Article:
Nordic Equality Index

Five Nordic experts with knowledge and experience about children and fathers have been asked to assess the political reforms in the Nordic region. 

The experts have been asked 10 questions, which have been assessed on a scale from 1 to 5, where 5 is equality for everyone and 1 is no political reform has been started. Here are the latest results.


Sweden and Iceland are the only Nordic countries that on a selected parameter father's leave score the top grade 5.  

Denmark is overall at the top, but still only scores 2.5 out of 5 possible points, while the average for the political law reforms in the Nordic countries is 2.04 points related to equality for everyone in society.

For Denmark, new legislation related to shared public information, shared parental leave and shared welfare benefits is important, but the legislation does not apply in all modern family forms and to all citizens as the basic assumption in society.

The 5 assessment levels were:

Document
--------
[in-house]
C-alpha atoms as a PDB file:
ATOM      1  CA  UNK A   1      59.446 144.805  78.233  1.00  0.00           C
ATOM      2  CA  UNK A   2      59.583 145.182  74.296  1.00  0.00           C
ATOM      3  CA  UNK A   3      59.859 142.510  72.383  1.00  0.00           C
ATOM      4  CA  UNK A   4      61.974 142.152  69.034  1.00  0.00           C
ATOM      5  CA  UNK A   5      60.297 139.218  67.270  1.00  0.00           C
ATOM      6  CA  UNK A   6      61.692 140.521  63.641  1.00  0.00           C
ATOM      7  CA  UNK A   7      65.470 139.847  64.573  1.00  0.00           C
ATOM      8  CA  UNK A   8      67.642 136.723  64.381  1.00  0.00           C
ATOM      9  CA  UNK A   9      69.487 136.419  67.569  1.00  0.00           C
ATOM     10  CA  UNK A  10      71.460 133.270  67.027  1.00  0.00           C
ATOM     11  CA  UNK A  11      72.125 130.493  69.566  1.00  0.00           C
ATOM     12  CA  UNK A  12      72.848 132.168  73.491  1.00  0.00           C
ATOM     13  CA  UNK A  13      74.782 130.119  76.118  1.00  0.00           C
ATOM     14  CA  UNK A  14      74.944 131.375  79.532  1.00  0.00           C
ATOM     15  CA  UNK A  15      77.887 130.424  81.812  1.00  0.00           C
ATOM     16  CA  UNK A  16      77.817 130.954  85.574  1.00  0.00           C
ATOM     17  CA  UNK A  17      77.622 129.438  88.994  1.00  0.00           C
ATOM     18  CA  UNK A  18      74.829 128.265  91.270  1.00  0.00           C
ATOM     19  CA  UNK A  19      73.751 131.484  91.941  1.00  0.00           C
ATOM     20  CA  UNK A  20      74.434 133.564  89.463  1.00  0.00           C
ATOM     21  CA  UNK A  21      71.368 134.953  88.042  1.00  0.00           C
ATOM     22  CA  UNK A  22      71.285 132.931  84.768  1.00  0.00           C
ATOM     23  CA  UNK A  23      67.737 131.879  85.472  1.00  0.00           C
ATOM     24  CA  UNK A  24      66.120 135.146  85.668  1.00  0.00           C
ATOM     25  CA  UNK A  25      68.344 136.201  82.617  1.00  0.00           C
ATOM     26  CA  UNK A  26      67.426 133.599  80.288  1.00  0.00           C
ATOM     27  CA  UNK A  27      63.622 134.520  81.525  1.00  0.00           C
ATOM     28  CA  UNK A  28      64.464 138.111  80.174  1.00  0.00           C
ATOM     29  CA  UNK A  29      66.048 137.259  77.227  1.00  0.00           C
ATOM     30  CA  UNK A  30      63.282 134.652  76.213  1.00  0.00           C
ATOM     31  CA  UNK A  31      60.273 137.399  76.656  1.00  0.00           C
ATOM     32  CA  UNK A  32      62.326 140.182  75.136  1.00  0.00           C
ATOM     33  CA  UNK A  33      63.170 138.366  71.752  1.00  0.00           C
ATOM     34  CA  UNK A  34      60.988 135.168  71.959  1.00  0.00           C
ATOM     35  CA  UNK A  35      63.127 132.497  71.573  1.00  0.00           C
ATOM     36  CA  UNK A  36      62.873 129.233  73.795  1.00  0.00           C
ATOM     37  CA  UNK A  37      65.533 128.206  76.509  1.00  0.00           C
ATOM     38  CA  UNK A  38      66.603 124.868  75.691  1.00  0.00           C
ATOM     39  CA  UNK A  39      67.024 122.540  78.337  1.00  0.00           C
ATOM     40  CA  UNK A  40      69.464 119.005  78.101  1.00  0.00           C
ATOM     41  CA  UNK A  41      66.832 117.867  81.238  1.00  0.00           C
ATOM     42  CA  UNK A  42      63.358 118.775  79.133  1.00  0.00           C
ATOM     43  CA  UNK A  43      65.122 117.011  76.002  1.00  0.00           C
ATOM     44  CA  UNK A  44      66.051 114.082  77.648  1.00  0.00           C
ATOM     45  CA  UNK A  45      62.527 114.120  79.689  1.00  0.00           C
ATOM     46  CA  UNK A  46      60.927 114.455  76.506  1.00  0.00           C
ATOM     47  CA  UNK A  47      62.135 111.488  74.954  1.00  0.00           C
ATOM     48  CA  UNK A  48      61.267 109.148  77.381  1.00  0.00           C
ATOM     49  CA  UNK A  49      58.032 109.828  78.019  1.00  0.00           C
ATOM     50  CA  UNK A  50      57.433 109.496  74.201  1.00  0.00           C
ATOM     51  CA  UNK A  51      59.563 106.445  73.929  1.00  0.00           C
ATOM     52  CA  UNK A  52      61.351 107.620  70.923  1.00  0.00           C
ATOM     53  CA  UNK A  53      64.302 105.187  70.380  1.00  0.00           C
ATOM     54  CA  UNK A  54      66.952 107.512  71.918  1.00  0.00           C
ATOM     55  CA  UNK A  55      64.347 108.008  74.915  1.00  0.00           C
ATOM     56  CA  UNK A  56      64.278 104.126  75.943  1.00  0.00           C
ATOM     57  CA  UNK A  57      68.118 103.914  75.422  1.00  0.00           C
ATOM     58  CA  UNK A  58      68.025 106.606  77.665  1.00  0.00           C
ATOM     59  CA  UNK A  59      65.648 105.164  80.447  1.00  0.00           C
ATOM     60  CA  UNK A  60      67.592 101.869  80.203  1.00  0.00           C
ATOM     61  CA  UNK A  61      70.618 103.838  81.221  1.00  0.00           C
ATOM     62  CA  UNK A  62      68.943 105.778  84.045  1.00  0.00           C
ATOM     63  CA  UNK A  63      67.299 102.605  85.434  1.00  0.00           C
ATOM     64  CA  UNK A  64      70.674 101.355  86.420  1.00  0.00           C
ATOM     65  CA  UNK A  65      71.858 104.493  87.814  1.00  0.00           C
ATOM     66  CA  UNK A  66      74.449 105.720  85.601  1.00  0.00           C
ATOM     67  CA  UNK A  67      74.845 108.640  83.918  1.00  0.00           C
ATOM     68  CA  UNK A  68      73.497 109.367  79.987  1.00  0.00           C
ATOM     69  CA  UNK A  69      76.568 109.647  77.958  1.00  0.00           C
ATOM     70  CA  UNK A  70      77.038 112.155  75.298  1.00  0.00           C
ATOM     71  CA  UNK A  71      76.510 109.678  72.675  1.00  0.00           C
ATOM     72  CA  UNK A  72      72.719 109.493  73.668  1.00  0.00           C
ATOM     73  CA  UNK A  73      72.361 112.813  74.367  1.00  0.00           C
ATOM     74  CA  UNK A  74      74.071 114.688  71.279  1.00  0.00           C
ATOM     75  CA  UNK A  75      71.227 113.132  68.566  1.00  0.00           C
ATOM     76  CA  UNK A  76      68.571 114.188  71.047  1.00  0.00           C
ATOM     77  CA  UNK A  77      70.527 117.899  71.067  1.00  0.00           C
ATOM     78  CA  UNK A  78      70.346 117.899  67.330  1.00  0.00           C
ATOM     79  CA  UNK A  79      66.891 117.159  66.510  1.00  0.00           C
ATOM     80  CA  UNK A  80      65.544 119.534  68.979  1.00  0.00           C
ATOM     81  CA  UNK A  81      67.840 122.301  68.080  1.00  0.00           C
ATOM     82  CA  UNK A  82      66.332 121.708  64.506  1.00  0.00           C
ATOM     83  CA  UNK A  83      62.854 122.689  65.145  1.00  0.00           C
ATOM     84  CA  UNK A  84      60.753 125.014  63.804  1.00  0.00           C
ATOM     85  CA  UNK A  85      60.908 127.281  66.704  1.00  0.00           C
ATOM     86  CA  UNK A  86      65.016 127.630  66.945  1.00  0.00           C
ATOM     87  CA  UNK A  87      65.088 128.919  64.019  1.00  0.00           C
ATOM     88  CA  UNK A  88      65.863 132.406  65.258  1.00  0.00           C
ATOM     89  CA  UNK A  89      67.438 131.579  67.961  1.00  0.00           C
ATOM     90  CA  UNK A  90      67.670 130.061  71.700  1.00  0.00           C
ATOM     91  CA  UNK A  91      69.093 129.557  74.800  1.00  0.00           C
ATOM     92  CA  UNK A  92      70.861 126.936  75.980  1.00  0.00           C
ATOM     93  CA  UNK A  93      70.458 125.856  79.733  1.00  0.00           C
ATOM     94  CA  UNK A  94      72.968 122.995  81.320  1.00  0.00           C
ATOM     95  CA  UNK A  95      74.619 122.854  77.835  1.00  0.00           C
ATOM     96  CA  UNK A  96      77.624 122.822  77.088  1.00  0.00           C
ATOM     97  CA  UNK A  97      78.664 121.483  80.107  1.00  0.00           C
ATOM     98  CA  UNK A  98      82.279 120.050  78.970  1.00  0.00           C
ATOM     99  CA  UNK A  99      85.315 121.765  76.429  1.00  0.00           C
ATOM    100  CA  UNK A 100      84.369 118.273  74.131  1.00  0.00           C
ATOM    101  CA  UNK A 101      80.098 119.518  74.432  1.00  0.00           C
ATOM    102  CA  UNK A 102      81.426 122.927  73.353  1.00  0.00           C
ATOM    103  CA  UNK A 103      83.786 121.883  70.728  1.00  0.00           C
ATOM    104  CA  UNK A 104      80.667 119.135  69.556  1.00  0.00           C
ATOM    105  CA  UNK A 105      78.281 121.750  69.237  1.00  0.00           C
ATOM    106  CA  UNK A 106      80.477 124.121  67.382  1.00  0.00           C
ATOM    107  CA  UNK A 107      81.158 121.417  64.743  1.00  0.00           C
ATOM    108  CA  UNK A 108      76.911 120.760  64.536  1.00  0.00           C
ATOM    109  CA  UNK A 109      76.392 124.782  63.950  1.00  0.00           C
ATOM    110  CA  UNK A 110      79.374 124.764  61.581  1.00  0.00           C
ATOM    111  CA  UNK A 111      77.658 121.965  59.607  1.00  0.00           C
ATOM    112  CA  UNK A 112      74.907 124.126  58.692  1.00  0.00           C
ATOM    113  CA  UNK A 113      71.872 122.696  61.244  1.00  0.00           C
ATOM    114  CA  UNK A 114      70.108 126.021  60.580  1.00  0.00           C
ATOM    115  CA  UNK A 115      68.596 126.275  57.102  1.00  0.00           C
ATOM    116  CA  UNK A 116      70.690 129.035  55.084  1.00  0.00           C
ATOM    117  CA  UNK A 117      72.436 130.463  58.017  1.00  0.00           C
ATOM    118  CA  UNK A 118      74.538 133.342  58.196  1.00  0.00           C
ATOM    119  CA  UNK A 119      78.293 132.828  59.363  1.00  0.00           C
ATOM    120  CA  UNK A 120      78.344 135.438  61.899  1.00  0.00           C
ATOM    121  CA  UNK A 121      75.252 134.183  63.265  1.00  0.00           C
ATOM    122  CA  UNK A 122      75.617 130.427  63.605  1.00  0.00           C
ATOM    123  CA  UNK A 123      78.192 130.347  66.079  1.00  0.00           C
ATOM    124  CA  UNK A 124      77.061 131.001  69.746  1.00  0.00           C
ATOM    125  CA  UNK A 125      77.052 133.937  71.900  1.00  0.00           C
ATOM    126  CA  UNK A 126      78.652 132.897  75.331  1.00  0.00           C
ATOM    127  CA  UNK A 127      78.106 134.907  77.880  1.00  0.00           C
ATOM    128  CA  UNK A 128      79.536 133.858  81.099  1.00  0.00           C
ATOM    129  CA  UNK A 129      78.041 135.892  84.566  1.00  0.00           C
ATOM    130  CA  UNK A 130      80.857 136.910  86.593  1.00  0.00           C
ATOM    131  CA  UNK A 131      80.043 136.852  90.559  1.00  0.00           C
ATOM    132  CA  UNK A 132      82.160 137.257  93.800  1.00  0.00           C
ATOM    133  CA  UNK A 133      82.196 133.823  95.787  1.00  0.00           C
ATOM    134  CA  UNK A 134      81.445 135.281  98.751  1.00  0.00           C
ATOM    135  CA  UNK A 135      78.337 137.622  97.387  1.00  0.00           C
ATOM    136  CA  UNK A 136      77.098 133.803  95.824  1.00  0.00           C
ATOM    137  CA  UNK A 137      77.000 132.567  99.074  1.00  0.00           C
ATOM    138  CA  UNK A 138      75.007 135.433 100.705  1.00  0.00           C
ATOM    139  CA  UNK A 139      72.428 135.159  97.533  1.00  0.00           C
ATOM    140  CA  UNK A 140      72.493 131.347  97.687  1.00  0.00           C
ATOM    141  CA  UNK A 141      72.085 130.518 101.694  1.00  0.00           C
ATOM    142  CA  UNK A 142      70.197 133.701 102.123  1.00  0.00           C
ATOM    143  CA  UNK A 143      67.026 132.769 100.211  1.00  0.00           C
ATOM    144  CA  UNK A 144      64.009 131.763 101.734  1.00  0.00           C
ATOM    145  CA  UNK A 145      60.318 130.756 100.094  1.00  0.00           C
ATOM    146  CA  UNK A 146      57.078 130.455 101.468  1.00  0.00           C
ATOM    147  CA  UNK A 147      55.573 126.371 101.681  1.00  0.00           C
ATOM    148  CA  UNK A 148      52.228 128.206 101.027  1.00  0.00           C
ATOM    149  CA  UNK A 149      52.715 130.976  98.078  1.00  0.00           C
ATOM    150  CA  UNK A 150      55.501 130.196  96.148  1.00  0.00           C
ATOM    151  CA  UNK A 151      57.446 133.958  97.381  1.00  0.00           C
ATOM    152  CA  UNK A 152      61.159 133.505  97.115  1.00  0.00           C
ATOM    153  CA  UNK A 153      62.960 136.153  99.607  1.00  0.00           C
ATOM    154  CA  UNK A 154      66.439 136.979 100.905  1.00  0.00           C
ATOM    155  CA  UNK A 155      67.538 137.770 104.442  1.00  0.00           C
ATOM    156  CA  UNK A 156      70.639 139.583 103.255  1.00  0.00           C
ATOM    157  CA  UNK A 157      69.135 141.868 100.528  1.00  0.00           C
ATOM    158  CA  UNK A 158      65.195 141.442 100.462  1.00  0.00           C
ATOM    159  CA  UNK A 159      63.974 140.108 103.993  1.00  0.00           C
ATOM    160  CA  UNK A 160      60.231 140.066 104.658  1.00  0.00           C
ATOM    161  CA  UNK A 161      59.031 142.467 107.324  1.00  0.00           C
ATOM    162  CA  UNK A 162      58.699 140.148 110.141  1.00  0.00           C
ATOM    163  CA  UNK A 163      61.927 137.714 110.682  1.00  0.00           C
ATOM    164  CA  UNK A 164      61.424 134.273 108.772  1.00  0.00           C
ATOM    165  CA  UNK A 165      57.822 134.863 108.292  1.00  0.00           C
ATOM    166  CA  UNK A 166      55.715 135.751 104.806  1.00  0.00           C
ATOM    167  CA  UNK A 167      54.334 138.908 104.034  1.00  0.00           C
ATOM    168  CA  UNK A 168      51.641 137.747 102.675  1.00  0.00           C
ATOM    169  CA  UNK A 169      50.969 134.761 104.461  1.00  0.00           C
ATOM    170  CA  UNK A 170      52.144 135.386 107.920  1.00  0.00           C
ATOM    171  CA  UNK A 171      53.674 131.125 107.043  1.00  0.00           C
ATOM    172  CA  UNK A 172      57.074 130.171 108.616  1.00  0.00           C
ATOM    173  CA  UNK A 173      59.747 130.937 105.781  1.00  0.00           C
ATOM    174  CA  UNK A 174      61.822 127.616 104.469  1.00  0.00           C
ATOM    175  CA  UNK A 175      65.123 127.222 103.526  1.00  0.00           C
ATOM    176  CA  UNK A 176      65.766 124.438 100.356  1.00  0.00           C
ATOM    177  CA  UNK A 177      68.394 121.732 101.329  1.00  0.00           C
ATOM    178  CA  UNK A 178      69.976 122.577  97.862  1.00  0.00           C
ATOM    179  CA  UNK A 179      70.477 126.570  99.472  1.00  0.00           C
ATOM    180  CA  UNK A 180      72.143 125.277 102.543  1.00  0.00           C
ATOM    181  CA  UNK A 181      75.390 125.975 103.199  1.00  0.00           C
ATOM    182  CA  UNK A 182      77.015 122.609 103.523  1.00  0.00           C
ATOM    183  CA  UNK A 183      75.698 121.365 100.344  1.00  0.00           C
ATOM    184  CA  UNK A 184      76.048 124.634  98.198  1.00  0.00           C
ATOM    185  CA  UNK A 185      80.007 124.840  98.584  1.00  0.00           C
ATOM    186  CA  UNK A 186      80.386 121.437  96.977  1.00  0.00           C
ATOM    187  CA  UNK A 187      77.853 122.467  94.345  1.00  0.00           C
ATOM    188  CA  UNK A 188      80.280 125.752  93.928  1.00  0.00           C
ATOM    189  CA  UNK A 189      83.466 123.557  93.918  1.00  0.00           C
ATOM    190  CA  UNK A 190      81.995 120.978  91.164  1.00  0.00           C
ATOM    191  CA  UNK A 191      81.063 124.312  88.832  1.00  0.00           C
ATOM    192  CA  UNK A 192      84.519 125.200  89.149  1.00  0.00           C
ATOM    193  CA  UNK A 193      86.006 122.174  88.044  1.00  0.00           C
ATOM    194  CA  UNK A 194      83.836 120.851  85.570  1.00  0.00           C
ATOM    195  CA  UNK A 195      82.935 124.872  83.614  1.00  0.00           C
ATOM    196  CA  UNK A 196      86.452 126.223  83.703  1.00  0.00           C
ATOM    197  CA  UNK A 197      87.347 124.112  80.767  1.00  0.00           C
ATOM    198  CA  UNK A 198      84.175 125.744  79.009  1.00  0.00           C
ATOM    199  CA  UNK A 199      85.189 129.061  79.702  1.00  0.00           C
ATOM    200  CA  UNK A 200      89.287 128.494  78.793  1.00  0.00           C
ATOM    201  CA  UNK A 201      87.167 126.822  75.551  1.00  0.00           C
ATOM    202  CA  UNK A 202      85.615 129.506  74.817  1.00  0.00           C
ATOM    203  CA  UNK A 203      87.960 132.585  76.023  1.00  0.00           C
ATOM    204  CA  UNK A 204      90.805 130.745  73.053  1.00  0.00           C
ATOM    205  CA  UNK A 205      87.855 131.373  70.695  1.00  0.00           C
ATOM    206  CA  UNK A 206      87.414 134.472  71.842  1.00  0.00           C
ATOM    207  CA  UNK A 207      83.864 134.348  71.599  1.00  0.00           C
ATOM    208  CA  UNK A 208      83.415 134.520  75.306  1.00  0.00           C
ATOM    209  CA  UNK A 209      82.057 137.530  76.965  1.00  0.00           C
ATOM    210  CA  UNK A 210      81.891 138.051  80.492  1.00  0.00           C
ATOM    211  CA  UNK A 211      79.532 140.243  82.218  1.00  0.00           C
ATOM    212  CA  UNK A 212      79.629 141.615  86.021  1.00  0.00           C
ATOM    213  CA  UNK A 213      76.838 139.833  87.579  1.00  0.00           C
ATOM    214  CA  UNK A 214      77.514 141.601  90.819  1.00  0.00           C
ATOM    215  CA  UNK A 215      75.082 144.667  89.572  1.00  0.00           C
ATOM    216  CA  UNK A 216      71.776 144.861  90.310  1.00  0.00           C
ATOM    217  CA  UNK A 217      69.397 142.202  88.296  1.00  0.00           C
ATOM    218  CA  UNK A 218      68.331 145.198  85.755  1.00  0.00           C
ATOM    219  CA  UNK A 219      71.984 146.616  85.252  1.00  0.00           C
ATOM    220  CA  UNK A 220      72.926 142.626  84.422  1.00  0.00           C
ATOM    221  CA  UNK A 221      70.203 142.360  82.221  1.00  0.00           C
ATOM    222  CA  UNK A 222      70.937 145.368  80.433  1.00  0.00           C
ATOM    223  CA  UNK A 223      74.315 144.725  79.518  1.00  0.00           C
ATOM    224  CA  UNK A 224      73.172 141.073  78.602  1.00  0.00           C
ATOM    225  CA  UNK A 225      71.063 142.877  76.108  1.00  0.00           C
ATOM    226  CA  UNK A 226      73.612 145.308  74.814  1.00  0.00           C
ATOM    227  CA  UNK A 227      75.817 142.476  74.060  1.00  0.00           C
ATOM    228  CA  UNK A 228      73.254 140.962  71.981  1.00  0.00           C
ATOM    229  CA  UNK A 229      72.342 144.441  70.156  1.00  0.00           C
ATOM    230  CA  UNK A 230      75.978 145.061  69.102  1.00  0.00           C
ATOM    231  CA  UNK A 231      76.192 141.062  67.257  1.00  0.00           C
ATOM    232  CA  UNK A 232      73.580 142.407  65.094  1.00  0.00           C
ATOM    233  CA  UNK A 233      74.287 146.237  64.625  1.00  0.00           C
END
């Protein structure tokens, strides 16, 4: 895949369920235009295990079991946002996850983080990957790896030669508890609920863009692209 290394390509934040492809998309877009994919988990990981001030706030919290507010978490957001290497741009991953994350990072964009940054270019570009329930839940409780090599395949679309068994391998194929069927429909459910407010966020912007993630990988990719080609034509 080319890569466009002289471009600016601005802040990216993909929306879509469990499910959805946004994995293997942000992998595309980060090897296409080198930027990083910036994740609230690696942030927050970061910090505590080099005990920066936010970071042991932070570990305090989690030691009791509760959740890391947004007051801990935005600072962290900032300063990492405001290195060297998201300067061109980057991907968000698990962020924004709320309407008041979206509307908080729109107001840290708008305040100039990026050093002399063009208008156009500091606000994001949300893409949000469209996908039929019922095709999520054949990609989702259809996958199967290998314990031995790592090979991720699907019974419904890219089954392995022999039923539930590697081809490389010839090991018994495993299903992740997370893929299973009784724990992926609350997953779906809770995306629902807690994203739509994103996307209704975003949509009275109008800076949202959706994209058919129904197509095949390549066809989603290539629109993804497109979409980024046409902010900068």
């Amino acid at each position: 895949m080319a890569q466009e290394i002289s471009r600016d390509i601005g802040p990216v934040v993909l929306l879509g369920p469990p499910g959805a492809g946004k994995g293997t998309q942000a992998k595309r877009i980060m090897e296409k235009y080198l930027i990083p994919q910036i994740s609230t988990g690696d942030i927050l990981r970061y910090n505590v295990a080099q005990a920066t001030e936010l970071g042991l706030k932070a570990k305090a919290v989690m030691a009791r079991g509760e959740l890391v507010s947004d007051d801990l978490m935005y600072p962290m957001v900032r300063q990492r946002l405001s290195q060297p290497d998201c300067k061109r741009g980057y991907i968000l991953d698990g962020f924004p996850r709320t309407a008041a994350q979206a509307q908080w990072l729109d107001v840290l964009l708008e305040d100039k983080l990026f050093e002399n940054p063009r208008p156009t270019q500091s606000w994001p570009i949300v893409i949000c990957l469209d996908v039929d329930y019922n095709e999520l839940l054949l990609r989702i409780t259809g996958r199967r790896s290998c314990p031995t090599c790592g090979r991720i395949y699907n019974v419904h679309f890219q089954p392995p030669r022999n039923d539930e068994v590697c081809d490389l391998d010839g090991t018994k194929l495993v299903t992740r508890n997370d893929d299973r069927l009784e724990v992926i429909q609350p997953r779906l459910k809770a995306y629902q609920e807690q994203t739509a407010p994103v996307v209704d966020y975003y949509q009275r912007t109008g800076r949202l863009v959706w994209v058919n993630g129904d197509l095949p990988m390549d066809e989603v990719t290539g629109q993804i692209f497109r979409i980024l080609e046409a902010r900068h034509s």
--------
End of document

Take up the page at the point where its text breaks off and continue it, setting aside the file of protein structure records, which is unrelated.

Level 5: Gender equality for everyone
Level 4: Political Reform implementation
Level 3: Political Reform decision
Level 2: Political Reform preparation
Level 1: Political Reform not started

The 10 human rights questions asked were:

1. Do children have a lifelong right to know and be cared for by the parents?
2. Do parents receive public information in the same way and at the same time?
3. Do parents have a free choice based on equal opportunities for parental leave?
4. Do parents have the option of double residence incl. by court decisions?
5. Do parents have equal parenting time as the basic assumption, also when living apart?
6. Do parents have the opportunity to receive the same welfare benefits for the child?
7. Do parents experience the same case processing in public child cases?
8. Do parents from other countries receive the same treatment?
9. Do parents receive the same support and legal rights as victims of domestic violence?
10. Do parents feel that funding, statistics and research are equal?

In short. There is still room for improvements in the nordic countries and a much better political and governmental effort with a focus on children and fathers as well as the whole family.

If we want all citizens to experience a real free choice, the basic assumption is equal opportunities. Otherwise it is not a free choice, but merely symbolic politics.

If we furthermore want to improve children's mental health and public health in society, research and reality today document that equal parenting time is crucial for children in all family forms.

If we desire to improve women's equal opportunities in working life, it is simply important to do the same for fathers in family life. This is how we create a success in modern soceity.


Comming soon